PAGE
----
Thursday, July 10, 2008


Spending a week in Japan before coming back to the States was definitely a way of easing myself back into American culture. Granted Japan is quite different from China, but not as shockingly different from the US.

The first thing I noticed about Japan is how quiet it is. I heard literally one car horn the entire week I was there, people's cell phones don't ring in public, you can't hear anyone else's music, and when people are speaking to each other you have to strain to hear what they're saying. Almost 12.6 million people live in Tokyo but you'd never guess it - it's clean, quiet, and often not crowded. The Tokyo metropolitan area is composed of 23 wards and the outlying areas consist of 27 separate cities, 4 island districts, and 1 county.  Heather and I spent our first 2 nights in Japan in the Asakusa area of Tokyo which lies just northeast of the main Tokyo subway station. The main points of interest in those few day were the Imperial Palace East Gardens which contain the ancient remains of Edo Castle, Meiji Shrine (the first of many Shinto shrines), the famous Harajuku area, and the Sapporro Beer Museum. The shrine was probably the most interesting as I don't know much about Shinto religion...if it can be called that. Shinto is the indigenous religion of Japan that is a collection of folk rituals and practices that have been mixed with ancient myths associated with the forerunners of Japan's imperial family. One of the biggest differences is that in Shinto, there are heaps of gods who are believed to live in the natural world.This "heap" includes local spirits and global gods/goddesses.These gods are often enshrined guessed it, shrines. They can be formal buildings for gods/esses or rocks/trees/etc that are believed to contain spirits. Every day people can also be believed to be/contain gods if they do great deeds during their lifetimes. Shinto didn't actually have its' name until it was needed to distinguish it from the imported Japanese religion of Buddhism (around the 6th century).

The third day we took a bullet train to Kyoto, Japan's ancient capital and home to over 17 UNESCO sites and 1.5 million people. Kyoto didn't give me quite the impression I was expecting after reading about it in the LP. They claim it to be a culturally rich city that ranks with the likes of Paris, London, and Rome. Maybe we didn't go to the right spots. What we did see was Nishi Hongan Temple (home of the Jodo Shin-shu school of Buddhism), the Fushini-Inari Shrine (dedicated to the gods of rice and sake),  and the Yasaka Shrine (Gion neighborhood guardian is enshrined here). The Inari shrine was the most interesting as it had huge red-orange archways called torii lining a 4km pathway up the surrounding mountain. In general I felt that Buddhist temples in Japan were quite boring, painted in bland tones of white and brown and without much decoration. This is in stark contrast to the bold red and yellow temples of China. Inside the temples there was often some decorations but still sparse. Before we left Kyoto we also saw the Kiyomizudera Temple (silver roofed but a let down), the Ginkakyju Temple (where we walked through the dark and touched a Buddha belly to simulate our rebirth into a world free of our previous sins), the Kinkakuju Temple (covered in actual gold). We diligently stalked all the areas where geisha's were supposed to be easily spotted but alas saw none.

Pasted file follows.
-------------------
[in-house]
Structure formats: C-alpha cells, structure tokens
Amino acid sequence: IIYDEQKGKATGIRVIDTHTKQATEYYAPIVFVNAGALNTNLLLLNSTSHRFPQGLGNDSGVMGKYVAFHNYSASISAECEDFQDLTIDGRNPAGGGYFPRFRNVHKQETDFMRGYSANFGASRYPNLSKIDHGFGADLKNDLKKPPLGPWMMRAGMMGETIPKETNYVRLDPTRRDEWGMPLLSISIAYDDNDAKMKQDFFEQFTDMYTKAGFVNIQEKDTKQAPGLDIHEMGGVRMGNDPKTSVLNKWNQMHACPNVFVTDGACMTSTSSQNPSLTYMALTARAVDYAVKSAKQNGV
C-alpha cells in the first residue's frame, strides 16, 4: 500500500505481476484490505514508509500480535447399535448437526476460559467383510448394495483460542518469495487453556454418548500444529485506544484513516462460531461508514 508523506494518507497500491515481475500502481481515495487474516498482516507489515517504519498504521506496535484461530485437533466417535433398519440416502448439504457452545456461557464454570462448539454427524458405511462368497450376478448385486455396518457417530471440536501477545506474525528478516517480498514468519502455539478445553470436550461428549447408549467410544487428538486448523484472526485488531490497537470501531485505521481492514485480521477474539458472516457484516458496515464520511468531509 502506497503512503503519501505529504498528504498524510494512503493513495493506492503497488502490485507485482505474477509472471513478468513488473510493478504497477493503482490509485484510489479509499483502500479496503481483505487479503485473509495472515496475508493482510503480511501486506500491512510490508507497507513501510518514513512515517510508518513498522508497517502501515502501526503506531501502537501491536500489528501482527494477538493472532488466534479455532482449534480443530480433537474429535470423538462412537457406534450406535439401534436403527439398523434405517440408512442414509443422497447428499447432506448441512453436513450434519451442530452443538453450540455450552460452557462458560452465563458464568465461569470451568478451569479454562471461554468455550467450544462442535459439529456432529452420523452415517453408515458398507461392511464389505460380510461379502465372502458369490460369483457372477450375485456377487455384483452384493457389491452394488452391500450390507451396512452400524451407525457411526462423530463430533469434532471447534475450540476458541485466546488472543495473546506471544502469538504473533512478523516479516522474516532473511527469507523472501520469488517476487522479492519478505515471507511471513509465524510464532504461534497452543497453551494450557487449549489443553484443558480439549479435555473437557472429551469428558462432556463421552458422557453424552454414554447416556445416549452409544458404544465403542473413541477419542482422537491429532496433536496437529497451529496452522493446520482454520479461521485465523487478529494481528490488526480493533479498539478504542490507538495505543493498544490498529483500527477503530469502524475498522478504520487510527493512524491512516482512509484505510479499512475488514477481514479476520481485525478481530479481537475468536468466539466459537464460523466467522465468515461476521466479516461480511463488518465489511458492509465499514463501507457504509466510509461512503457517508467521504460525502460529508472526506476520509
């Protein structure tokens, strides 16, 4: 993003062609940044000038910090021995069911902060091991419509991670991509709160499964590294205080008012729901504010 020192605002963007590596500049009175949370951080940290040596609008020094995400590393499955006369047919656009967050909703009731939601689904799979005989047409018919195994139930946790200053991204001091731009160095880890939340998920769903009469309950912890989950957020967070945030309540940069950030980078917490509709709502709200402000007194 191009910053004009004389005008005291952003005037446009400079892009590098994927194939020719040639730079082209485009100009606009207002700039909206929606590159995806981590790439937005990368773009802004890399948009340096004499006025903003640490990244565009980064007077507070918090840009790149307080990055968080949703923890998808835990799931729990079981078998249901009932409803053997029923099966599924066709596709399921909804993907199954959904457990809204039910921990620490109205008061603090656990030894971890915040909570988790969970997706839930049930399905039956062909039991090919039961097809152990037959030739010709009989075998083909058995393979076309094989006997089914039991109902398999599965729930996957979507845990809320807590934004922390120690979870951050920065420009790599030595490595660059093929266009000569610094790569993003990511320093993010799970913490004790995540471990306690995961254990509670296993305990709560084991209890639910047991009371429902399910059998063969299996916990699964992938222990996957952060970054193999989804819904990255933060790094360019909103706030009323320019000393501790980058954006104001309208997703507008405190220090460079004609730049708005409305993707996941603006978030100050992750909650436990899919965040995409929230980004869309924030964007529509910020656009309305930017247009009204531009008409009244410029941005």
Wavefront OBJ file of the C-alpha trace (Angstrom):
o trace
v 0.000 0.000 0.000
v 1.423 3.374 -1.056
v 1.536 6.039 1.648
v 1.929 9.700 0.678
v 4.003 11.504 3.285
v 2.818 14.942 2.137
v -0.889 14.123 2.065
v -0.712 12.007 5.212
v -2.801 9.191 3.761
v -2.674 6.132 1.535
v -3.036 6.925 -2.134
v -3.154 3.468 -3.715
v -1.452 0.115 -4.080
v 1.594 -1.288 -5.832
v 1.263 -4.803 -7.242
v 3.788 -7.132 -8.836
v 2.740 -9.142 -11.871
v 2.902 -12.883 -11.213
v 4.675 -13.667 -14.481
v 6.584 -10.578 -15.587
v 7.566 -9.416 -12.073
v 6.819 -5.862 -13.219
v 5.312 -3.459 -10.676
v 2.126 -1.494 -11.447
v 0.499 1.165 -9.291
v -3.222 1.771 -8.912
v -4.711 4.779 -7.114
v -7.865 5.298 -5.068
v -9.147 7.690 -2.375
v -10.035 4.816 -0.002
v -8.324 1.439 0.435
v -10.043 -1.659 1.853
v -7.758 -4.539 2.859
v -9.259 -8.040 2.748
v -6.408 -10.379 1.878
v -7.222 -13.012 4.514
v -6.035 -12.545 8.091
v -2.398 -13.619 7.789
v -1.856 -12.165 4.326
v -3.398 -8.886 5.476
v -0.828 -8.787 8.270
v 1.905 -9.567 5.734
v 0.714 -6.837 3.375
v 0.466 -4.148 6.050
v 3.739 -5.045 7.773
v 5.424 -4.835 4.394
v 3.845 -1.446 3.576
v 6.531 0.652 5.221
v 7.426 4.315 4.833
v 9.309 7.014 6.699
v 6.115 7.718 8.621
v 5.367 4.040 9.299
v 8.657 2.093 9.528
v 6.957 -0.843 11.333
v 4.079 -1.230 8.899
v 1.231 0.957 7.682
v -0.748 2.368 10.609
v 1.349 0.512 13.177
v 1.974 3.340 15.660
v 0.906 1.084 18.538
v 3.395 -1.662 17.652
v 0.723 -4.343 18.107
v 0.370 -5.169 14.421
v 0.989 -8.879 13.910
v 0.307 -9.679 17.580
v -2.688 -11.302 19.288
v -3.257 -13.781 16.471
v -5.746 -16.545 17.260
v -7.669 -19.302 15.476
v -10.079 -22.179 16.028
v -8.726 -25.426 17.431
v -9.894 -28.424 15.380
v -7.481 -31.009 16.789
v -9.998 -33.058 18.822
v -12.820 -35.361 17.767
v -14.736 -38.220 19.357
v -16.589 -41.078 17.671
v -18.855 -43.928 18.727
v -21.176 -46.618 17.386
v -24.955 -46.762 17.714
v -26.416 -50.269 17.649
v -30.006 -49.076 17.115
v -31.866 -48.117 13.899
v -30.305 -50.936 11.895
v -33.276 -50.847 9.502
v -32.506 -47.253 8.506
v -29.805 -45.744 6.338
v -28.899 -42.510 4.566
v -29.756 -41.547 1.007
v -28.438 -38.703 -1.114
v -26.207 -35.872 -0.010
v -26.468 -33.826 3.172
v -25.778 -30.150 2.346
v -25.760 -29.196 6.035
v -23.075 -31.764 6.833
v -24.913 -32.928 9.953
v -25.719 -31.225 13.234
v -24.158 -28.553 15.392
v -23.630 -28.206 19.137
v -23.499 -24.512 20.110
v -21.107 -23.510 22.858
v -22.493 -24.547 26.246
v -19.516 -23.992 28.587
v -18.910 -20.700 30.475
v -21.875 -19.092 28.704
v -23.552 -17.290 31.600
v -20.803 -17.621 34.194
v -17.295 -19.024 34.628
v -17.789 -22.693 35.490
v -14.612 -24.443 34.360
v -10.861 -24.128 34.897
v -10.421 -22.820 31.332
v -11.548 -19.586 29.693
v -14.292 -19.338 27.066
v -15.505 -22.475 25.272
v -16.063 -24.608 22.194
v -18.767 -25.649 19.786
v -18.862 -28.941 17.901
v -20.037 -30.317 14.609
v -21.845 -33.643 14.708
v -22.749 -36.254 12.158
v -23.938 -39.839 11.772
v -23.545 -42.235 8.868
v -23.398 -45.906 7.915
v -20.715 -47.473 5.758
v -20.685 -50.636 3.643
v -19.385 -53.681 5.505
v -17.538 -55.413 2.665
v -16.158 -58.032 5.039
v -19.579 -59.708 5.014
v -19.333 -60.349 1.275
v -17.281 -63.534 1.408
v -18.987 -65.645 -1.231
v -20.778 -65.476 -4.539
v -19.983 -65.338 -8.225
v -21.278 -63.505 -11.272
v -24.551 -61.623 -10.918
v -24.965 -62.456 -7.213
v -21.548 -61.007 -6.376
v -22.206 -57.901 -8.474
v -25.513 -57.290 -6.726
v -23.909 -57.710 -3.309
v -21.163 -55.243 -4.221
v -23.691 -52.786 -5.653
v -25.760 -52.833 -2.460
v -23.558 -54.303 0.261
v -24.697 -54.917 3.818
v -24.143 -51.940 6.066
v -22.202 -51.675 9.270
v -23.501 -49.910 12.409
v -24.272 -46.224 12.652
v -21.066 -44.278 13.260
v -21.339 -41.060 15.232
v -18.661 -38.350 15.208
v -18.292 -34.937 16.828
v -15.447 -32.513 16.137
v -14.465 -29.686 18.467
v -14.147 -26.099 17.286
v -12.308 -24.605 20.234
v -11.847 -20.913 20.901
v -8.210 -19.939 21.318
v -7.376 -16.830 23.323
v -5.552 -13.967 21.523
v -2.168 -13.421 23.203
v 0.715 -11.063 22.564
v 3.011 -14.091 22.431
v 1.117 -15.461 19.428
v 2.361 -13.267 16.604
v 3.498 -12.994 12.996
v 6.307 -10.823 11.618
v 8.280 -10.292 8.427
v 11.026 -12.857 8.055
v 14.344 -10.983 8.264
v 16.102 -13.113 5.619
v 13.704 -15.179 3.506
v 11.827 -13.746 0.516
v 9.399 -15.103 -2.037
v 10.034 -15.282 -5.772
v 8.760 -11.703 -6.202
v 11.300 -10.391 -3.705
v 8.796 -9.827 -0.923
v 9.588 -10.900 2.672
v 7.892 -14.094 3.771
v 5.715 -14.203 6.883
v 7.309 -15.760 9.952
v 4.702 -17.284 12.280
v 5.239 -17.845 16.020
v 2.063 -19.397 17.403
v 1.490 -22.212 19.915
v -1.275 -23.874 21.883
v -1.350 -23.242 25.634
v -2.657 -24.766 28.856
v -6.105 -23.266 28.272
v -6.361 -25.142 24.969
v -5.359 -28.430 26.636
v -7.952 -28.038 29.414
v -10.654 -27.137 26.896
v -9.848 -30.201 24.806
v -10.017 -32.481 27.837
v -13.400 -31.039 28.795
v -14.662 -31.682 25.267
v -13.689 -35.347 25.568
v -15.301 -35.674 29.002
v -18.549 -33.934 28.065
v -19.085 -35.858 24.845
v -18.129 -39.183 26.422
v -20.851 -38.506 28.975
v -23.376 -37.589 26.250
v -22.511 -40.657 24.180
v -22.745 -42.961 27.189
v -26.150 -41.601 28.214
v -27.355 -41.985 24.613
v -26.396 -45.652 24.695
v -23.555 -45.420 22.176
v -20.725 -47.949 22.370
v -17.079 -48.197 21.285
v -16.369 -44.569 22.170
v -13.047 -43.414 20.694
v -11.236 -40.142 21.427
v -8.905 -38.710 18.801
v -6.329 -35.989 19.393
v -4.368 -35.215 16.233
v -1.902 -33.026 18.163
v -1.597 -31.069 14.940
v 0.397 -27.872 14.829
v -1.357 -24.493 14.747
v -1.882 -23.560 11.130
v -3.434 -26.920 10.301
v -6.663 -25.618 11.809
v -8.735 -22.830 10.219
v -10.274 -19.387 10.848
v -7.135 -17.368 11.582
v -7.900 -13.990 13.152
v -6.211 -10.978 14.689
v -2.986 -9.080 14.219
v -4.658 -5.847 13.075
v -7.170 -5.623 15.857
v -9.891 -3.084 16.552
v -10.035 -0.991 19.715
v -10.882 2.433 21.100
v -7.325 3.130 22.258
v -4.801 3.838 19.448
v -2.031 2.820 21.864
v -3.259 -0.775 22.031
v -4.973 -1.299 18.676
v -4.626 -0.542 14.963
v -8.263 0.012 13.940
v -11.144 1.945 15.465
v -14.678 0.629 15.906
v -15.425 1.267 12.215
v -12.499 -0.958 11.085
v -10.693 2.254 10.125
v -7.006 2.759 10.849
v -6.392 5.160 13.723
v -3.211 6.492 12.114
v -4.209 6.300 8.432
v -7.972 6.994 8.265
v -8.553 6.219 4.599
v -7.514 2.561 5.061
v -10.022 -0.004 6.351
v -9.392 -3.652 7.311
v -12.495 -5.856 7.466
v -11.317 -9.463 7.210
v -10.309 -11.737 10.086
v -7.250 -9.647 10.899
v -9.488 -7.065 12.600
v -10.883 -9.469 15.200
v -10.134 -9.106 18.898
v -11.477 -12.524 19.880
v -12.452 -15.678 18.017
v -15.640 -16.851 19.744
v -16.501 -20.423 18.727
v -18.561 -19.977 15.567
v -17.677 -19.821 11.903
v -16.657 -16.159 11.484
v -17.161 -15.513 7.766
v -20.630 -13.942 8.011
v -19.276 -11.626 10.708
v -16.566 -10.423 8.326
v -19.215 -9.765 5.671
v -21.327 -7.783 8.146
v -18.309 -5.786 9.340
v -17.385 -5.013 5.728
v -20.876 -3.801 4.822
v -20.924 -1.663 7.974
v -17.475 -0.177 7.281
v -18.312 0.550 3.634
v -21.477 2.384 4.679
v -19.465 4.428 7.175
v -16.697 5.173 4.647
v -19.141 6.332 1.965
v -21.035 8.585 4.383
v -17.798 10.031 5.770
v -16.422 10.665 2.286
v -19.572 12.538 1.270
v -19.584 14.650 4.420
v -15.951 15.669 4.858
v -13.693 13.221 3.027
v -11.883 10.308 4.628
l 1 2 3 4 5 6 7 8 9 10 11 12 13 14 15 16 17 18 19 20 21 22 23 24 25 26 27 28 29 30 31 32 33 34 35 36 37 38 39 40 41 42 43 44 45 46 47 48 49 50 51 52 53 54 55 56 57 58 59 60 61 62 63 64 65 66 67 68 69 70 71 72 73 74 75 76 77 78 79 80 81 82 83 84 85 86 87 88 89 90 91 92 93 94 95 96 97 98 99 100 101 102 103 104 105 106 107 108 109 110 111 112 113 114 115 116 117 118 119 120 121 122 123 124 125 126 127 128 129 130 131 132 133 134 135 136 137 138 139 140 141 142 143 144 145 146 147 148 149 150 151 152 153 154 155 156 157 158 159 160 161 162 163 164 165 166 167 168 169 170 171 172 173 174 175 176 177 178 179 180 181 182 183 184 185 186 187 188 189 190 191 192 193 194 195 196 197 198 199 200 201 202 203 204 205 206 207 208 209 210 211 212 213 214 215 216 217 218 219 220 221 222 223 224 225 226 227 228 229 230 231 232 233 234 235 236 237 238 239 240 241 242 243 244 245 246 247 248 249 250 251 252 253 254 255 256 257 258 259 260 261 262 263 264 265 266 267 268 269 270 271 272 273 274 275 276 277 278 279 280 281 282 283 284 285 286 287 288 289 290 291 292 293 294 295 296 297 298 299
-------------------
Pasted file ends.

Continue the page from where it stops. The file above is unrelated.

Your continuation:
For Heather's last night in Tokyo we hit up the supposedly hot social scene of Roppongi, took a gander at the Tokyo Tower (modeled after the Eiffel Tower), and checked out the bird's eye view of the city from Tokyo City View. The City View was quite disappointing because the ticket included other attractions withing the tower that we couldn't do and 1/4 of the 360 degree walk around view was closed for a private party. The next morning we went to Senso-Ji Temple near our hostel and checked out the surrounding bazaar. The temple got its fame for housing the golden image of Kannon, the Buddhist God of Mercy (which has never been verified) and was supposedly fished out of a river by two fisherman.

After Heather left that afternoon I headed to the crazy shopping area of Ameyoko Arcade (the city's famous post-WWII black market area) and wandered through the Ueno Park (Tokyo's first public park). I then took a train west of Tokyo to Kawaguchi-ko  city on on of the 5 lakes that surrounds Mt. Fuji. While Fuji isn't still covered in snow, the weather at the top is still below freezing so I didn't climb it. The next morning I took a cable car up to a vantage point and saw what could be seen. It's infamous for being covered in clouds so I made it just in time. On the way back down from the cable car, the clouds moved over the peak and down the mountain and it stormed.

While heading back to Tokyo, I stopped in Yokohama, Japan's 2nd largest city with almost 3.6 million residents. It had a population of about 600 when it was made an international port in the late 1800's. I went mainly just to check it out and visit its Chinatown but also got to ride on its Ferris wheel  - one of the largest in the world. The Chinatown was lame and the Chinese food I bought was terrible. Yes, I already missed Chinese food.